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affection appear asked beauty become believe better Bishop blind body called character Christianity Church claim classes common compared death distinctions earth England equally exclaimed existence faith fear feeling former fortune French give greater hand happy head heart heaven honour hope human ignorant imagine imitation instance king latter learned least less live look Lord maintained means ment mind moral nature never object observed once opinion original ourselves party perhaps persons pleasure possess present reason received reformation religion religious rendered replied respect says sense short single society sometimes soon spirit suppose sure talent term thing thought tion truth turn universal virtue whole wish write writer
Page 67 - I knew a very wise man so much of Sir Chr — 's sentiment, that he believed if a man were permitted to make all the ballads, he need not care who should make the laws of a nation.
Page 224 - If thine enemy be hungry, give him bread to eat; and if he be thirsty, give him water to drink: for thou shalt heap coals of fire upon his head, and the Lord shall reward thee.
Page 70 - Why no, Sir. Every body knows you are paid for affecting warmth for your client; and it is, therefore, properly no dissimulation: the moment you come from the bar you resume your usual behaviour. Sir, a man will no more carry the artifice of the bar into the common intercourse of society, than a man who is paid for tumbling upon his hands will continue to tumble upon his hands when he should walk on his feet.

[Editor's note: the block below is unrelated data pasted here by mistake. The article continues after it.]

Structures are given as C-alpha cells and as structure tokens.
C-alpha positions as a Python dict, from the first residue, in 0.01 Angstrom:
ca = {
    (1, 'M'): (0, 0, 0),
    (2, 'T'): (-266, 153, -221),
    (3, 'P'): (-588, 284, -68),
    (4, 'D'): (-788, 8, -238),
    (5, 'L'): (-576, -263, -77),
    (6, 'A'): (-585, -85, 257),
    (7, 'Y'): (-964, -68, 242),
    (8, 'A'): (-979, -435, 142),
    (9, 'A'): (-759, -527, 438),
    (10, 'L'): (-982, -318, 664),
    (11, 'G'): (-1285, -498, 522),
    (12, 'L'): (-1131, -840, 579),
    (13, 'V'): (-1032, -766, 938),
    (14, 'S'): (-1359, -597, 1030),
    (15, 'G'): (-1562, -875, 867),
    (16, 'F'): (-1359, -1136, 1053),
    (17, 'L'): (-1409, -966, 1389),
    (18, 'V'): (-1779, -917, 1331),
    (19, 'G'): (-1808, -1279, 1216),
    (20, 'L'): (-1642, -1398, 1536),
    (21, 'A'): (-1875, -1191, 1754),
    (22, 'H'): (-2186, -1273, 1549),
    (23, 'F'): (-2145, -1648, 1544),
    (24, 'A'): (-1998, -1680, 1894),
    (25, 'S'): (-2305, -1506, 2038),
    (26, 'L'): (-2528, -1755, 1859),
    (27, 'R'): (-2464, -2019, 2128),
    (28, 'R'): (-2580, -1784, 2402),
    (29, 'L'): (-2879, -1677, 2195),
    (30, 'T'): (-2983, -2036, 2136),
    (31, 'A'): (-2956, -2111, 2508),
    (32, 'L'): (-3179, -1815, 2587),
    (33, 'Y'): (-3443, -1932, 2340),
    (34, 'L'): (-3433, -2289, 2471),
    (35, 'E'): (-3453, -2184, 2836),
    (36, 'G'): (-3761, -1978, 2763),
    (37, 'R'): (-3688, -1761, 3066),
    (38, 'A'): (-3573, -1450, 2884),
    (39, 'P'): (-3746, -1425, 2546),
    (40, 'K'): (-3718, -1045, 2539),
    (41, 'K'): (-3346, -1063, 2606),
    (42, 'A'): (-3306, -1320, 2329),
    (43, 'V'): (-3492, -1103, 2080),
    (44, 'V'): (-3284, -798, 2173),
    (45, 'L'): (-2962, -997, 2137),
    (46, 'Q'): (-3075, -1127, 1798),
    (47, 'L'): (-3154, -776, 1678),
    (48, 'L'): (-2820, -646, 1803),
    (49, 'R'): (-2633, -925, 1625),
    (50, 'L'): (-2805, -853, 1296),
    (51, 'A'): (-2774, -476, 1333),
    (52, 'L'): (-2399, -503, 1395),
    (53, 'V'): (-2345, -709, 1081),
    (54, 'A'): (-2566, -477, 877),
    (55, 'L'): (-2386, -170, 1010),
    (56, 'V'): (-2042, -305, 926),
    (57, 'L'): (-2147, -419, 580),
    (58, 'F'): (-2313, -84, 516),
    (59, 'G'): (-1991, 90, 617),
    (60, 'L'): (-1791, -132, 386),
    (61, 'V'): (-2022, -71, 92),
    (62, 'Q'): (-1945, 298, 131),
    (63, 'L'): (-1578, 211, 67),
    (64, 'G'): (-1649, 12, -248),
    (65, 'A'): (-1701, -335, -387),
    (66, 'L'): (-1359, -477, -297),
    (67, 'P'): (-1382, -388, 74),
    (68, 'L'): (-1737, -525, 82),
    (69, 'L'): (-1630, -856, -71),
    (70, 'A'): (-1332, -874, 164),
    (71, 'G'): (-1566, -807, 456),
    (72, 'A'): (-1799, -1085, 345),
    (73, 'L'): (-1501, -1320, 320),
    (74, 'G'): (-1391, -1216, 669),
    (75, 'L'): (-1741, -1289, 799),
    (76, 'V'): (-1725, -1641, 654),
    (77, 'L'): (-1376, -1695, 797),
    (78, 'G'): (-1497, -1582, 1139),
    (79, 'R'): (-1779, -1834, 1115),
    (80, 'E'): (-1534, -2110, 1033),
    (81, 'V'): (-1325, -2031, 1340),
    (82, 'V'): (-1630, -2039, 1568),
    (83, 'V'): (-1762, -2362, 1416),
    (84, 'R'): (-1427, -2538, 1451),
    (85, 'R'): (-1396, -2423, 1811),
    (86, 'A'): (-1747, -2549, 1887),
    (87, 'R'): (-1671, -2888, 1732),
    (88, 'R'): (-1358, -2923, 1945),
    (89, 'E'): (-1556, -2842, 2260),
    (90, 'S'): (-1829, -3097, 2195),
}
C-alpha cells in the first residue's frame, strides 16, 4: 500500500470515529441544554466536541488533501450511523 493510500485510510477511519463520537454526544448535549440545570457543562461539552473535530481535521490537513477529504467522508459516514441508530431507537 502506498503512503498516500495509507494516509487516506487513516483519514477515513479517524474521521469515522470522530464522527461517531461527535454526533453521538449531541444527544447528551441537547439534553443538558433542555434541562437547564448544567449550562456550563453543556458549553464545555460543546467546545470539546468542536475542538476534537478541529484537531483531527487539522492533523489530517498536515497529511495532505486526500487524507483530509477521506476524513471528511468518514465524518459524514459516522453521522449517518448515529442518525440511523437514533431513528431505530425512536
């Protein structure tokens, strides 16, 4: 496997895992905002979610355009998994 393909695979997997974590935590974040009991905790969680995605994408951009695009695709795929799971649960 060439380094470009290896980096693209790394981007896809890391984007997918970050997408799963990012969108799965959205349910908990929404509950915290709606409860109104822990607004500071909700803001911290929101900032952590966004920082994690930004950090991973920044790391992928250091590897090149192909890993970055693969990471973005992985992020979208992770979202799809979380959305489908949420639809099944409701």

Page 277 - I would only ask, why the civil state should be purged and restored by good and wholesome laws, made every third or fourth year in parliament assembled ; devising remedies as fast as time breedeth mischief: and contrariwise the ecclesiastical state should still continue upon the dregs of time, and receive no alteration now for these...
Page 209 - Go — you may call it madness, folly ; You shall not chase my gloom away. There's such a charm in melancholy, I would not, if I could, be gay. Oh, if you knew the pensive pleasure That fills my bosom when I sigh, You would not rob me of a treasure Monarchs are too poor to buy ! S.
Page 191 - There is surely a piece of divinity in us ; something that was before the elements, and owes no homage unto the sun. Nature tells me, I am the image of God as well as Scripture. He that understands not thus much hath not his introduction or first lesson, and is yet to begin the alphabet of man.
Page 240 - The web of our life is of a mingled yarn, good and ill together : our virtues would be proud if our faults whipped them not; and our crimes would despair if they were not cherished by our virtues.
Page 190 - The world that I regard is myself; it is the microcosm of my own frame that I cast mine eye on; for the other, I use it but like my globe, and turn it round sometimes for my recreation.